frontlets Summary and Overview
frontlets in Easton's Bible Dictionary
occurs only in Ex. 13:16; Deut. 6:8, and 11:18. The meaning of the injunction to the Israelites, with regard to the statues and precepts given them, that they should "bind them for a sign upon their hand, and have them as frontlets between their eyes," was that they should keep them distinctly in view and carefully attend to them. But soon after their return from Babylon they began to interpret this injunction literally, and had accordingly portions of the law written out and worn about their person. These they called tephillin, i.e., "prayers." The passages so written out on strips of parchment were these, Ex. 12:2-10; 13:11-21; Deut. 6:4-9; 11:18-21. They were then "rolled up in a case of black calfskin, which was attached to a stiffer piece of leather, having a thong one finger broad and one cubit and a half long. Those worn on the forehead were written on four strips of parchment, and put into four little cells within a square case, which had on it the Hebrew letter called shin, the three points of which were regarded as an emblem of God." This case tied around the forehead in a particular way was called "the tephillah on the head." (See PHYLACTERY T0002947.)
frontlets in Schaff's Bible Dictionary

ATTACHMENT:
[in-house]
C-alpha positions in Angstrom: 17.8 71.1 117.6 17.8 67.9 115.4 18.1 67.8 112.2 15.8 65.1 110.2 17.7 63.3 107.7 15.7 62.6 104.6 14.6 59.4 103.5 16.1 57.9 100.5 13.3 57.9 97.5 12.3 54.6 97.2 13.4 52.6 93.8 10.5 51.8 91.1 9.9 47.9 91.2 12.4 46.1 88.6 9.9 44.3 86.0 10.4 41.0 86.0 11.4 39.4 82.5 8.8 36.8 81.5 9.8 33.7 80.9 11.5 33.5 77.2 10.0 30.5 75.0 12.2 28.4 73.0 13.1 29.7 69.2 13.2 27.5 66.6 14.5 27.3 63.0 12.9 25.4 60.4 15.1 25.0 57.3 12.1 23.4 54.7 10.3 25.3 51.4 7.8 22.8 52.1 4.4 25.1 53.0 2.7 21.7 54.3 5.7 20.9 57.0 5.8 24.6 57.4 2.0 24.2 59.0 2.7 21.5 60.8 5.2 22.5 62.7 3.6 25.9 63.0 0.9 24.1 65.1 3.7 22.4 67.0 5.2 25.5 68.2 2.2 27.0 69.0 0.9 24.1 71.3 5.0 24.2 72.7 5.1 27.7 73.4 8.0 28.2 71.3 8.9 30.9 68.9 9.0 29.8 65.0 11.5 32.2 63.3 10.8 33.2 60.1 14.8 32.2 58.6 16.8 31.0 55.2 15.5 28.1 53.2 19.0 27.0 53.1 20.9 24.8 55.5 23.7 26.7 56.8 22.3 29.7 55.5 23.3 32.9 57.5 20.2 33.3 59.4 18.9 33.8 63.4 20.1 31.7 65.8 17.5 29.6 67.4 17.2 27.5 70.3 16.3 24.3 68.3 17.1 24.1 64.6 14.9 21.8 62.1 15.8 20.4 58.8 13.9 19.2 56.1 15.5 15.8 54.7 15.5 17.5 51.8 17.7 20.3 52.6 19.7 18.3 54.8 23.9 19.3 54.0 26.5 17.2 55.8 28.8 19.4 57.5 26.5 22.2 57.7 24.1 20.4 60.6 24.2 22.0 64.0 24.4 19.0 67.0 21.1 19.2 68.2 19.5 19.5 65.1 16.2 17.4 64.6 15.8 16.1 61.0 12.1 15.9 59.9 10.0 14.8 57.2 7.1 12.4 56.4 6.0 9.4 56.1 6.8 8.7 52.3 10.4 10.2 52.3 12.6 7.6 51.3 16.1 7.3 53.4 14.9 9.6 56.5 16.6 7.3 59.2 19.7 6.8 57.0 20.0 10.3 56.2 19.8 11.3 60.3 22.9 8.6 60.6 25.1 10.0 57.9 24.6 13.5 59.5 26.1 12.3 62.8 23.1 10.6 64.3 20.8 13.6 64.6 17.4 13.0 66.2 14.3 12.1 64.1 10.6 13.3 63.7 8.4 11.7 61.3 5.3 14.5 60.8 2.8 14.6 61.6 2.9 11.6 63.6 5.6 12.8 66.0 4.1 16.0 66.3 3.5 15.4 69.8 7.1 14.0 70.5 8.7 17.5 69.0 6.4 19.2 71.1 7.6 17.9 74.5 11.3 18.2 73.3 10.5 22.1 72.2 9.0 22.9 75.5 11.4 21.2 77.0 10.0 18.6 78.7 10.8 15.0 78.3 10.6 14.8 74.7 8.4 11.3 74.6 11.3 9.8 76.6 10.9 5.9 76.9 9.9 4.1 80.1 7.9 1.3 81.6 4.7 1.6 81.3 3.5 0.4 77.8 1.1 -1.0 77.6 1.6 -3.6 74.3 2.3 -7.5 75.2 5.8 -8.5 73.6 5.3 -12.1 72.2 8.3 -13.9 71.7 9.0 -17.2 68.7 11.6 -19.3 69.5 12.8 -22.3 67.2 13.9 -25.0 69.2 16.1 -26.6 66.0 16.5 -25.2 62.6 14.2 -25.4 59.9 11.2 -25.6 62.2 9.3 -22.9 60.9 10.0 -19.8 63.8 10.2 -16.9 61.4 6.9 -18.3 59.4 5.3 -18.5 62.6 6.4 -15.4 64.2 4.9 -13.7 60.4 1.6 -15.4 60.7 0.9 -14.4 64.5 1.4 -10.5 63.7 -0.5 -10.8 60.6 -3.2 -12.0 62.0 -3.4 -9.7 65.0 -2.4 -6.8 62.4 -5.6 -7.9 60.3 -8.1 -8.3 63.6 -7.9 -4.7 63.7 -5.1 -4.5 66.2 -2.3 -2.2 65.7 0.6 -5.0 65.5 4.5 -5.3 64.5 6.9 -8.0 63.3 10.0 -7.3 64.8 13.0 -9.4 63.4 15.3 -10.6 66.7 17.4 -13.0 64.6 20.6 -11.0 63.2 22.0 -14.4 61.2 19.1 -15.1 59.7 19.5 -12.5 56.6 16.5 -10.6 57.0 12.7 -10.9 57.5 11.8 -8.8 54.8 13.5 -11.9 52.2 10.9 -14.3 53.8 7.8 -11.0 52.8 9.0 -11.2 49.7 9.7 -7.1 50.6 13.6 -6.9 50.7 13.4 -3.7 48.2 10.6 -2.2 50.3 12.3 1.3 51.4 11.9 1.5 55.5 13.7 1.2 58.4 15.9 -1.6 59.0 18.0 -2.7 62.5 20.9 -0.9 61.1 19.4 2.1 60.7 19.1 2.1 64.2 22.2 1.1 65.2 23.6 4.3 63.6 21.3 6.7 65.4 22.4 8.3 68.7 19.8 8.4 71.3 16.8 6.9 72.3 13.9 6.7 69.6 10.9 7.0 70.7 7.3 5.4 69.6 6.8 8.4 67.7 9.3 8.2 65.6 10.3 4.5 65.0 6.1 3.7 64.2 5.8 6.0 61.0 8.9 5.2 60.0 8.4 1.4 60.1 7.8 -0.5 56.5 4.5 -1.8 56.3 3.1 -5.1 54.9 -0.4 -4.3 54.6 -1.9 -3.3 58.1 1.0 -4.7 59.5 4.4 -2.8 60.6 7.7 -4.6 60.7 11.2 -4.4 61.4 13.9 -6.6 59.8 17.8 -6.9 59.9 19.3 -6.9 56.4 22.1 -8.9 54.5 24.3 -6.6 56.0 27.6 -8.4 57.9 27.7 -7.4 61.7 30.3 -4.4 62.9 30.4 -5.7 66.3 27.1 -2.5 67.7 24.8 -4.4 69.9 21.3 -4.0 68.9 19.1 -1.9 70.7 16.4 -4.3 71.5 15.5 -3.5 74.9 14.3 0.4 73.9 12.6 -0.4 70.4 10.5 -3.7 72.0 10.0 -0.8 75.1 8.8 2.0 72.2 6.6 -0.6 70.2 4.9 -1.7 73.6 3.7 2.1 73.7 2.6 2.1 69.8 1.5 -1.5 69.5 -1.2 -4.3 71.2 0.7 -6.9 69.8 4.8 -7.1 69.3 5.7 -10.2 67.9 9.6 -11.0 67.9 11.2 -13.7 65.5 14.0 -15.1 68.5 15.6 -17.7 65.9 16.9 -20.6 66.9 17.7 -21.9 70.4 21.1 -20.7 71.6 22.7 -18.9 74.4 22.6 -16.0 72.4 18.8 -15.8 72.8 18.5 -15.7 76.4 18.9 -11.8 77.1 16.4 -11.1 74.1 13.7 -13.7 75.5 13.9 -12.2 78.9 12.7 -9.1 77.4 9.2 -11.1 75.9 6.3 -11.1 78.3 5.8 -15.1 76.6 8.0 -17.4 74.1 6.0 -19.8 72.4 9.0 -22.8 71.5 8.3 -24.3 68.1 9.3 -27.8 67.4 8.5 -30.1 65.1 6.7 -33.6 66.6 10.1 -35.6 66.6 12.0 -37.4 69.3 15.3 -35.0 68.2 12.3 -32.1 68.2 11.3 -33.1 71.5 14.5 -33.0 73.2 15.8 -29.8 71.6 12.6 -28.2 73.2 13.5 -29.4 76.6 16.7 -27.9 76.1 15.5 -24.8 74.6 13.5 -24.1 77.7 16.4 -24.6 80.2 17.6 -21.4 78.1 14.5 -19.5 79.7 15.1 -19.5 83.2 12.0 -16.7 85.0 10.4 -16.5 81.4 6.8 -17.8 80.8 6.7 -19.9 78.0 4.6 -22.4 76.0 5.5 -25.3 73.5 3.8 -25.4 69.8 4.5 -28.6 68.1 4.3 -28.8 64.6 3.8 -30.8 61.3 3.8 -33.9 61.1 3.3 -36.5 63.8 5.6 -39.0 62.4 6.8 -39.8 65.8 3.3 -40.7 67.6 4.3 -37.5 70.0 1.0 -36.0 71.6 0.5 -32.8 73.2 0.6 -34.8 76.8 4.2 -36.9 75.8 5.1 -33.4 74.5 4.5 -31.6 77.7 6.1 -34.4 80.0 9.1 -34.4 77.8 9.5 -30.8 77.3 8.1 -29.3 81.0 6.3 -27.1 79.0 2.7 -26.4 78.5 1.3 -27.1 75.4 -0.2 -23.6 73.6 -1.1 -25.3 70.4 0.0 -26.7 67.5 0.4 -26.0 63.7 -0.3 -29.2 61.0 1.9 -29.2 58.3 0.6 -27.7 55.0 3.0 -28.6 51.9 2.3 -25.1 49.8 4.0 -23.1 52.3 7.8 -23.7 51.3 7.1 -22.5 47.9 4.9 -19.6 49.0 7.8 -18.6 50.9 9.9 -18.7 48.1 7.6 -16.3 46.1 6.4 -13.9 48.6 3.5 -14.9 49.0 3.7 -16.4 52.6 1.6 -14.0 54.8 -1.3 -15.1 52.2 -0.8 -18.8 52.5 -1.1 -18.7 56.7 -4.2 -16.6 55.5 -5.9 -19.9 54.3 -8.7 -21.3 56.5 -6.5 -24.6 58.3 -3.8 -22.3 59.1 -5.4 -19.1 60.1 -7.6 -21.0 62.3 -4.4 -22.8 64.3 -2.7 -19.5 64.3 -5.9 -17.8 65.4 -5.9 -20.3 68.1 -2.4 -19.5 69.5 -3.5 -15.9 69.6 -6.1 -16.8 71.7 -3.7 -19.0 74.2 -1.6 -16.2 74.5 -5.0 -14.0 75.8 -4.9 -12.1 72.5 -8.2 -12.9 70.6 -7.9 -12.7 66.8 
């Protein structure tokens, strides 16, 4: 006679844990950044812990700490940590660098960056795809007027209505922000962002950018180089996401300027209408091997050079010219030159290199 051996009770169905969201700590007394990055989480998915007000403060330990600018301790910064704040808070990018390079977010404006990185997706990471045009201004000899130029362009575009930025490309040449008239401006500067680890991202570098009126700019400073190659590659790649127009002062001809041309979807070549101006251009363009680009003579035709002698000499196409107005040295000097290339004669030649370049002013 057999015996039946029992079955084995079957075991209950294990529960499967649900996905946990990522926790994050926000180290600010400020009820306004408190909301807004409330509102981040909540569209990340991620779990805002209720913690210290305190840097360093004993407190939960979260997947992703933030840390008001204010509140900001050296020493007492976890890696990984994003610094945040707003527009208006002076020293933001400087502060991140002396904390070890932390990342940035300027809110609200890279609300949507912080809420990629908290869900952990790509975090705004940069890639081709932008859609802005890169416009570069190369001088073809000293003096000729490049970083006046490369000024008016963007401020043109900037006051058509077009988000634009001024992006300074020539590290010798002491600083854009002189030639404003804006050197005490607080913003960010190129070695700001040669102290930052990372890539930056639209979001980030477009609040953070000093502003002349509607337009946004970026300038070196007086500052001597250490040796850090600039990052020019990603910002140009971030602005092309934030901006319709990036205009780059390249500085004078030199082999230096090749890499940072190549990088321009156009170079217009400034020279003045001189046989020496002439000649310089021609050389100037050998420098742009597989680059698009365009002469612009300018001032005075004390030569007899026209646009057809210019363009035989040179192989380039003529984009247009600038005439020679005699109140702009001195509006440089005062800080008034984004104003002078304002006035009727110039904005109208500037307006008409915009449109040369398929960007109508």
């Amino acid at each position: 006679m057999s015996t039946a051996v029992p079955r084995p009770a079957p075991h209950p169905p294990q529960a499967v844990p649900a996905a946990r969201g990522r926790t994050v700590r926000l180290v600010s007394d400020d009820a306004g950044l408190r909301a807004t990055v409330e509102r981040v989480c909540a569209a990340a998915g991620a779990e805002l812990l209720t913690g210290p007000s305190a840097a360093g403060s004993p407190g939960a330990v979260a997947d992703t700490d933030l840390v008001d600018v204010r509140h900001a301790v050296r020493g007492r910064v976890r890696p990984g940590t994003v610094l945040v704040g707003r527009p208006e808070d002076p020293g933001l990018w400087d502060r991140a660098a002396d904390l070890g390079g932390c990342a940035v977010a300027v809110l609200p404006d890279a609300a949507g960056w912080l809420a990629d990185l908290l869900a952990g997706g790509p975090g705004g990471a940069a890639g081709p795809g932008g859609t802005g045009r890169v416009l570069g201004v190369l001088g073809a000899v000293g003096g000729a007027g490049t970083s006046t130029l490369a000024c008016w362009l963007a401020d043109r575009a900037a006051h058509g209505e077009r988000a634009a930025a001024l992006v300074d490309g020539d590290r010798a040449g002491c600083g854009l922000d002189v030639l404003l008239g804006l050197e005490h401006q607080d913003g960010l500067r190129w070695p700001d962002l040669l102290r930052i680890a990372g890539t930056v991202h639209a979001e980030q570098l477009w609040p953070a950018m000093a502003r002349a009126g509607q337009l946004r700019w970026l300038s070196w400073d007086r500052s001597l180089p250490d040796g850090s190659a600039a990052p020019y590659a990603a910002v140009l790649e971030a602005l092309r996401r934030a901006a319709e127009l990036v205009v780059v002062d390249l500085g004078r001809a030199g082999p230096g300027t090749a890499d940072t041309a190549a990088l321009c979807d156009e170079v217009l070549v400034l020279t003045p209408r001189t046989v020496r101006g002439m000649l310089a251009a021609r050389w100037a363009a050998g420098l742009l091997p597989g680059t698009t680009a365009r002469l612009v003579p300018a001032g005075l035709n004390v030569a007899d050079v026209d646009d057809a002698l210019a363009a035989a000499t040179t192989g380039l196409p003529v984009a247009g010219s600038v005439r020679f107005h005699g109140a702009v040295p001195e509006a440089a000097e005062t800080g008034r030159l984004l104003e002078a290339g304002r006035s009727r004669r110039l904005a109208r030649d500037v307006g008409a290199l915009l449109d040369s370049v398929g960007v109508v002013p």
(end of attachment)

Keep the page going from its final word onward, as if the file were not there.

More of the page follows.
FRONT'LETS . See Phylacteries.
frontlets in Fausset's Bible Dictionary
Objects containing Scripture passages worn on the forehand and between the eyes, primarily at prayer times. Jews followed scriptural commands, literally, writing Exodus 13:1-10,Exodus 13:11-16; Deuteronomy 6:4-9; Deuteronomy 11:13-21 on small scrolls, placing these in leather containers and placing these on their forehead and left arm. See Exodus 13:9,Exodus 13:16; Deuteronomy 6:8; Deuteronomy 11:18. By New Testament times, the frontlets were known as phylacteries (Matthew 23:5). Jewish men wore phylacteries during prayer times, except on the sabbath and feast days. Phylacteries were bound with thongs to the forehead, though some phylacteries were worn on the upper arm so that when a person crossed his arms the Scriptures contained in the phylactery would be close to the heart. Jesus condemned individuals who called attention to themselves by wearing larger than usual phylacteries (Matthew 23:5).